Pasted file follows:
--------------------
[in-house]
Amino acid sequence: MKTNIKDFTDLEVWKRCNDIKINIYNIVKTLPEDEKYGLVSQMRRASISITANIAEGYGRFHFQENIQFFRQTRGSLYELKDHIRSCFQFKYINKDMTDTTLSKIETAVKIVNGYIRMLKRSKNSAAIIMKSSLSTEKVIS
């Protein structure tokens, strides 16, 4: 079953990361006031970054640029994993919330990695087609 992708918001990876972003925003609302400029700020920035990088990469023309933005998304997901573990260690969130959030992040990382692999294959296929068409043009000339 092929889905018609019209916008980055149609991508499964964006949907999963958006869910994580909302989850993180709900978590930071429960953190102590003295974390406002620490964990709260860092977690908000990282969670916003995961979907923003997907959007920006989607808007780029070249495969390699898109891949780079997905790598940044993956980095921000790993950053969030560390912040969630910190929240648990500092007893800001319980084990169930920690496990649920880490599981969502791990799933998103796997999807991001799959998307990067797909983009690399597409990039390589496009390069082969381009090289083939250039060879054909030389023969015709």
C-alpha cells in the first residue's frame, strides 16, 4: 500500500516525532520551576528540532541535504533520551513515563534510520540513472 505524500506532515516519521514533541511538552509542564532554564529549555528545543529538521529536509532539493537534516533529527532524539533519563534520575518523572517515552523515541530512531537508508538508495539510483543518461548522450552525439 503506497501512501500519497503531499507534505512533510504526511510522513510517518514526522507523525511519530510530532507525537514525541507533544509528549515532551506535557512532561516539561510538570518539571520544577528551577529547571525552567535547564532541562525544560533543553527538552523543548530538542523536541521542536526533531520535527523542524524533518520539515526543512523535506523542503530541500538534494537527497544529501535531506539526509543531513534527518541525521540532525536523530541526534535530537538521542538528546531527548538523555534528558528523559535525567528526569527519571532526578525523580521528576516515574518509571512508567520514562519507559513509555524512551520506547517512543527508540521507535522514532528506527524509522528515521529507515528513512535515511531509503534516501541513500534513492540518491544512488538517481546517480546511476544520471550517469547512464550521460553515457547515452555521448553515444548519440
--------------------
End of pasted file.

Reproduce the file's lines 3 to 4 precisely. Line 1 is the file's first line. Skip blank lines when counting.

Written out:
């Protein structure tokens, strides 16, 4: 079953990361006031970054640029994993919330990695087609 992708918001990876972003925003609302400029700020920035990088990469023309933005998304997901573990260690969130959030992040990382692999294959296929068409043009000339 092929889905018609019209916008980055149609991508499964964006949907999963958006869910994580909302989850993180709900978590930071429960953190102590003295974390406002620490964990709260860092977690908000990282969670916003995961979907923003997907959007920006989607808007780029070249495969390699898109891949780079997905790598940044993956980095921000790993950053969030560390912040969630910190929240648990500092007893800001319980084990169930920690496990649920880490599981969502791990799933998103796997999807991001799959998307990067797909983009690399597409990039390589496009390069082969381009090289083939250039060879054909030389023969015709």
C-alpha cells in the first residue's frame, strides 16, 4: 500500500516525532520551576528540532541535504533520551513515563534510520540513472 505524500506532515516519521514533541511538552509542564532554564529549555528545543529538521529536509532539493537534516533529527532524539533519563534520575518523572517515552523515541530512531537508508538508495539510483543518461548522450552525439 503506497501512501500519497503531499507534505512533510504526511510522513510517518514526522507523525511519530510530532507525537514525541507533544509528549515532551506535557512532561516539561510538570518539571520544577528551577529547571525552567535547564532541562525544560533543553527538552523543548530538542523536541521542536526533531520535527523542524524533518520539515526543512523535506523542503530541500538534494537527497544529501535531506539526509543531513534527518541525521540532525536523530541526534535530537538521542538528546531527548538523555534528558528523559535525567528526569527519571532526578525523580521528576516515574518509571512508567520514562519507559513509555524512551520506547517512543527508540521507535522514532528506527524509522528515521529507515528513512535515511531509503534516501541513500534513492540518491544512488538517481546517480546511476544520471550517469547512464550521460553515457547515452555521448553515444548519440